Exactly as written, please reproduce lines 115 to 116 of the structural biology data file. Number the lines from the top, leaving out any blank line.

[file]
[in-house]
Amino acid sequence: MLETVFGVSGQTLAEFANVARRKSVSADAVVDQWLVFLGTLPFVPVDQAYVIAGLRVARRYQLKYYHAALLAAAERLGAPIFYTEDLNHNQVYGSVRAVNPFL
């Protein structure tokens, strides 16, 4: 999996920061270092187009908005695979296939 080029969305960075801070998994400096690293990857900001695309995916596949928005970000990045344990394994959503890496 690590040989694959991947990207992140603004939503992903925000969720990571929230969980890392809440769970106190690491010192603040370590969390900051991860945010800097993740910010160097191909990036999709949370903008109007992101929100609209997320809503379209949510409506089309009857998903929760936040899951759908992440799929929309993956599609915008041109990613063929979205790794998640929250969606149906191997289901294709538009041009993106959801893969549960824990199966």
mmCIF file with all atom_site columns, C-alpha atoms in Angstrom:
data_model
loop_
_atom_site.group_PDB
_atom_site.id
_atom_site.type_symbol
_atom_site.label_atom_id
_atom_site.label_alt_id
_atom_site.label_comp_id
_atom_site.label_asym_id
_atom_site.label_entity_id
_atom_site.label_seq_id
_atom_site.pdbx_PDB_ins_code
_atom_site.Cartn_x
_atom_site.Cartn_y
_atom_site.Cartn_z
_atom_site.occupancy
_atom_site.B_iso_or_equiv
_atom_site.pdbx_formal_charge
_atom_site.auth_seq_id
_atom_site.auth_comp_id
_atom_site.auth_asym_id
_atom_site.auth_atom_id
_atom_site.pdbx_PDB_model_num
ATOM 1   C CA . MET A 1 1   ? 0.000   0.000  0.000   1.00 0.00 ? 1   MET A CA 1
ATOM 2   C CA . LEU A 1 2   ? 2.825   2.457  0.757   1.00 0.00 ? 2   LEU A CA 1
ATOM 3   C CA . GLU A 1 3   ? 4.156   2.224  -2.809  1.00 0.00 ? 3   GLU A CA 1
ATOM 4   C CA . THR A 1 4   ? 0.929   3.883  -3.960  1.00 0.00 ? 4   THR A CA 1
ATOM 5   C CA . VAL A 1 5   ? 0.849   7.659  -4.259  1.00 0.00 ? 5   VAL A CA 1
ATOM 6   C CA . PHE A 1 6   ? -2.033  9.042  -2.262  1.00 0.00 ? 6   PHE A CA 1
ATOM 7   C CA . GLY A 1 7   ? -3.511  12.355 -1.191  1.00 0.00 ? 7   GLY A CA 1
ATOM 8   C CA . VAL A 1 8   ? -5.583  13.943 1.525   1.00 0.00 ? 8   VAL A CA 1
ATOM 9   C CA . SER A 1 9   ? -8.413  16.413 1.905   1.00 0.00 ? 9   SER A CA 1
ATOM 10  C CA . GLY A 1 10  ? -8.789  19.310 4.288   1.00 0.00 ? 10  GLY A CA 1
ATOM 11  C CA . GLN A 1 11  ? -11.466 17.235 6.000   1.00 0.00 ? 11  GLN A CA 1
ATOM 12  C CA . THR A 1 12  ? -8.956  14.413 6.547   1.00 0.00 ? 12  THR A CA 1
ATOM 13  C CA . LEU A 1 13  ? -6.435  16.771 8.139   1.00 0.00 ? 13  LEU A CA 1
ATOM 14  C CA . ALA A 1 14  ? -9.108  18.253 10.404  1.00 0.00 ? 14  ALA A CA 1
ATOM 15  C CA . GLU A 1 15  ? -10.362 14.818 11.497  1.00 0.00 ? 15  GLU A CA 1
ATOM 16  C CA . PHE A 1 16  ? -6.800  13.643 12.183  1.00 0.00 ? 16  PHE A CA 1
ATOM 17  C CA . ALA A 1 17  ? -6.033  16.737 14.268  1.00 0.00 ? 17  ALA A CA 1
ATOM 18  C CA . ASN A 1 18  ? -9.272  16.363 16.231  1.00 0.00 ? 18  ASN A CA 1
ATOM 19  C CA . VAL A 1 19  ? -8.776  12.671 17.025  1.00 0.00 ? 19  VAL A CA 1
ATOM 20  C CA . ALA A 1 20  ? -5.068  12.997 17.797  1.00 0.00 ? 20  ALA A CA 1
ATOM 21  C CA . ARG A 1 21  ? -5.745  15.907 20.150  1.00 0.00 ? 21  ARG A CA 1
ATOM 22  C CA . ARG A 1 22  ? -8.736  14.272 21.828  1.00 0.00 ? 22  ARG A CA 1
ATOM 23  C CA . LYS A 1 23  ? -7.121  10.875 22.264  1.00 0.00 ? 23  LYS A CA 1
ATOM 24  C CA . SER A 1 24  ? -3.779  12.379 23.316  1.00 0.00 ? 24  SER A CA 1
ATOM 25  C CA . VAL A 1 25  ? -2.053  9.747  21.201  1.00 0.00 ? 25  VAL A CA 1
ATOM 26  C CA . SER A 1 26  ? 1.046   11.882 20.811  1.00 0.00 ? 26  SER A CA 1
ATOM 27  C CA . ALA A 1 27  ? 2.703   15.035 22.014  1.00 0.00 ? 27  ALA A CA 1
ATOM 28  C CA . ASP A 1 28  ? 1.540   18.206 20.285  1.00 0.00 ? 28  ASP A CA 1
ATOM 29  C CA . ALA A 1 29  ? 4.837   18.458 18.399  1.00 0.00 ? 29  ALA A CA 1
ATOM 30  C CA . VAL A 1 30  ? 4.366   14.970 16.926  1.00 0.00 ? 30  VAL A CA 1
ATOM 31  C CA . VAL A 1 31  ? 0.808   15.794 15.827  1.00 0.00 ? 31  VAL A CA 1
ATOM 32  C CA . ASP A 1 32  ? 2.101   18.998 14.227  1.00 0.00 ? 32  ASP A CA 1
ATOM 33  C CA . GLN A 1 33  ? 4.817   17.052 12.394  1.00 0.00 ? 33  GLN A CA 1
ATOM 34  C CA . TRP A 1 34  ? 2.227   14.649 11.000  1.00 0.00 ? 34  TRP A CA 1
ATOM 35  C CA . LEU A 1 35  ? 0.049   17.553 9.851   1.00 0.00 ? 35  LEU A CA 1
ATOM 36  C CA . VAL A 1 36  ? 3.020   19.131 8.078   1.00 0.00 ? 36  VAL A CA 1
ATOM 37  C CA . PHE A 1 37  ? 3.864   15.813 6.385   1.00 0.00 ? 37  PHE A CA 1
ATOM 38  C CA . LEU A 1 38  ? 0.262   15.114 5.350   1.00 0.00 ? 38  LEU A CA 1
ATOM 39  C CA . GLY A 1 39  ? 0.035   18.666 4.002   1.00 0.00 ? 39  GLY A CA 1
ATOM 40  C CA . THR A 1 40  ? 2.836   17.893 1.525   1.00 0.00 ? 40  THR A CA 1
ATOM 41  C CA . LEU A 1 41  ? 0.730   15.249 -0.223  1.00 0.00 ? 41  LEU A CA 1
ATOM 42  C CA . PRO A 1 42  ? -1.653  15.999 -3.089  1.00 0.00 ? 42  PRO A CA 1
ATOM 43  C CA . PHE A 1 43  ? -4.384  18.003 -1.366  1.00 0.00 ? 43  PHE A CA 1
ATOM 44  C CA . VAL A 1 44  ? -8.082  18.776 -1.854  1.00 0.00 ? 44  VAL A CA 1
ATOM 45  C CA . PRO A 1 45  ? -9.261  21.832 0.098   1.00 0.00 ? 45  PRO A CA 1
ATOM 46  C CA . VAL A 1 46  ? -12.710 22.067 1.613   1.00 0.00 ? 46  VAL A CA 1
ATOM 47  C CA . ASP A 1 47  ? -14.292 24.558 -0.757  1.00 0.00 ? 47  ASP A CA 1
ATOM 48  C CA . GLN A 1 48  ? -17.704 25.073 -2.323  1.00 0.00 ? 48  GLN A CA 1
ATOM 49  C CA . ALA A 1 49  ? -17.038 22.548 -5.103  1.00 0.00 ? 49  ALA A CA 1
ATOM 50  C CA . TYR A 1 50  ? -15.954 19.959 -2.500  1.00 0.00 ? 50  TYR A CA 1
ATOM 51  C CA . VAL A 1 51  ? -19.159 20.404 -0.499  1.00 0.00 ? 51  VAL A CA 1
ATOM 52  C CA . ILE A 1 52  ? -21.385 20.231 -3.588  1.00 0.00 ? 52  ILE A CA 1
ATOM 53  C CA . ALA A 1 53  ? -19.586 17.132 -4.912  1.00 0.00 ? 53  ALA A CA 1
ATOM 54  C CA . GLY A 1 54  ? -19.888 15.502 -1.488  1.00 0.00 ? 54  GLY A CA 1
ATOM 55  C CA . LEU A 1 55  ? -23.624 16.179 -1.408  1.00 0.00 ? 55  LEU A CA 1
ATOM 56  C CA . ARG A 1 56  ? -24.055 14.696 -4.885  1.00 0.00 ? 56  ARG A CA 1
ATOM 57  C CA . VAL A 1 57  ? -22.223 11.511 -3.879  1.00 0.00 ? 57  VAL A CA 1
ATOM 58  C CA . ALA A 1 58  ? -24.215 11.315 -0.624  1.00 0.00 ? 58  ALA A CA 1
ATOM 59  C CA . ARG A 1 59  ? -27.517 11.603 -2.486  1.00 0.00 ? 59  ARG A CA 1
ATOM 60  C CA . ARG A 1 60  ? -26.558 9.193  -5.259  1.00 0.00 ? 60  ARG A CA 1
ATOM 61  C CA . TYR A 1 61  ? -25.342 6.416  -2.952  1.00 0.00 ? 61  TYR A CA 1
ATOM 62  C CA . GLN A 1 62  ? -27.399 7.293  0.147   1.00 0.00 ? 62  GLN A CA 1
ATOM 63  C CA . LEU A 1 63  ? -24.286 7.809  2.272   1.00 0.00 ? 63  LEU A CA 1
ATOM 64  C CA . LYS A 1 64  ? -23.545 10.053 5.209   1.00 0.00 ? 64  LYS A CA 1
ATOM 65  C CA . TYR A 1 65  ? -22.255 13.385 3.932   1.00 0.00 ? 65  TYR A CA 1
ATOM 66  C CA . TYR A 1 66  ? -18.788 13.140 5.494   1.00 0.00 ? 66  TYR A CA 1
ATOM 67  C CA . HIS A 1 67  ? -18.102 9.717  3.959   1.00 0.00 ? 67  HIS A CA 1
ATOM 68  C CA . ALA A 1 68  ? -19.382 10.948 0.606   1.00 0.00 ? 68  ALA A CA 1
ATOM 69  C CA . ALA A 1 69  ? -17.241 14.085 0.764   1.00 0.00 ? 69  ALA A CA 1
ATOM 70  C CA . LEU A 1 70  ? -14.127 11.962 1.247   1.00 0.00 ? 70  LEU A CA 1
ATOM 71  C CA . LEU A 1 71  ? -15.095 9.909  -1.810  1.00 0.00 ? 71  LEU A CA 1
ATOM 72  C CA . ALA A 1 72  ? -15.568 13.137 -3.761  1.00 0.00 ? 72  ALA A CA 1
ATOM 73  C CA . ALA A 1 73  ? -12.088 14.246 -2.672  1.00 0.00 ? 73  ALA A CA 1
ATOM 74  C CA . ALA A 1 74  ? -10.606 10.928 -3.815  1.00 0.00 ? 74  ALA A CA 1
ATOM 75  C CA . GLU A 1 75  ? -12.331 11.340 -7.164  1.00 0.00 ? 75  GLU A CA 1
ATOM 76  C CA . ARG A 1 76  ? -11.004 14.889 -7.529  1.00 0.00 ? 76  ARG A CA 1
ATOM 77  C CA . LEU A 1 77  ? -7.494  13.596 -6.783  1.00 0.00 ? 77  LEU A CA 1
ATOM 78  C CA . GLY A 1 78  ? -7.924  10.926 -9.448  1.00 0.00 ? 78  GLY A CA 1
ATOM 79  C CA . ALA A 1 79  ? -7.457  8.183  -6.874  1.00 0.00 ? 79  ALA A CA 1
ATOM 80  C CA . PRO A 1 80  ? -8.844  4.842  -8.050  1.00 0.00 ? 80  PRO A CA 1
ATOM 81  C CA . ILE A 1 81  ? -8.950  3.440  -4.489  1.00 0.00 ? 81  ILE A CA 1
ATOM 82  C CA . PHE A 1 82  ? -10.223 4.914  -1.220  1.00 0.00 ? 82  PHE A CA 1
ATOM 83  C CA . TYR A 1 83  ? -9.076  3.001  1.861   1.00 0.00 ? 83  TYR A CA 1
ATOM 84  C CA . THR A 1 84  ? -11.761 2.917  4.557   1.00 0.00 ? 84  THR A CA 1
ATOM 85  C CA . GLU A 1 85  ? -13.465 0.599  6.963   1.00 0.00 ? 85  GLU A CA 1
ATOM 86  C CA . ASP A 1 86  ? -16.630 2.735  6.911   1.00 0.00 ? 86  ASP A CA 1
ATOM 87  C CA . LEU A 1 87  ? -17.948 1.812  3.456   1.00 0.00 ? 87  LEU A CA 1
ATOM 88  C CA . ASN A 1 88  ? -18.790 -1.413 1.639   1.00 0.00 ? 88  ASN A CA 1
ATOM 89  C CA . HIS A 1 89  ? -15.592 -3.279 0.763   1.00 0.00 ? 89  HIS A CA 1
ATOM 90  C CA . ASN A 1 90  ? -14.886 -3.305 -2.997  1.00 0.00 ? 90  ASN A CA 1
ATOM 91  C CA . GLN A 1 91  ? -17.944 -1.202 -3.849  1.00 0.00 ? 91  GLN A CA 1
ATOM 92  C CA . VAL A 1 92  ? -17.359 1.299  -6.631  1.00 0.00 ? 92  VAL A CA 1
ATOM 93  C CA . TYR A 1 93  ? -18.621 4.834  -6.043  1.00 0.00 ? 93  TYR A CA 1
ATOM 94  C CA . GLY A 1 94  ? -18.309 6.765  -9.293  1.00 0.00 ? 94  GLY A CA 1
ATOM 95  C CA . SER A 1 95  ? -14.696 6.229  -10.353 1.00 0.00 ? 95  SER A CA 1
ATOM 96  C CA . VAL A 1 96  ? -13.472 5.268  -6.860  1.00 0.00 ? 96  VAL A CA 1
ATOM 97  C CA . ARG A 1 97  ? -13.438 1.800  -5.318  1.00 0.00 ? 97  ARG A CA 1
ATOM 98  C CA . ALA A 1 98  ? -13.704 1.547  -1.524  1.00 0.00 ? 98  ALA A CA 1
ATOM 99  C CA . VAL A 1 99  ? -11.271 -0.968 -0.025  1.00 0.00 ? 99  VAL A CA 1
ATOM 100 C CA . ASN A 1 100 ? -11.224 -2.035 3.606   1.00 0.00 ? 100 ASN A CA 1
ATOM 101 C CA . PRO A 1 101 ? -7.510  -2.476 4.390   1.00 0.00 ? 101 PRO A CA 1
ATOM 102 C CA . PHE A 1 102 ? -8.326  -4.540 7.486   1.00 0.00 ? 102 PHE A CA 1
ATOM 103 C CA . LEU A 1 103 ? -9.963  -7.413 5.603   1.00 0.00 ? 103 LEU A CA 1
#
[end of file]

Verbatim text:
ATOM 88  C CA . ASN A 1 88  ? -18.790 -1.413 1.639   1.00 0.00 ? 88  ASN A CA 1
ATOM 89  C CA . HIS A 1 89  ? -15.592 -3.279 0.763   1.00 0.00 ? 89  HIS A CA 1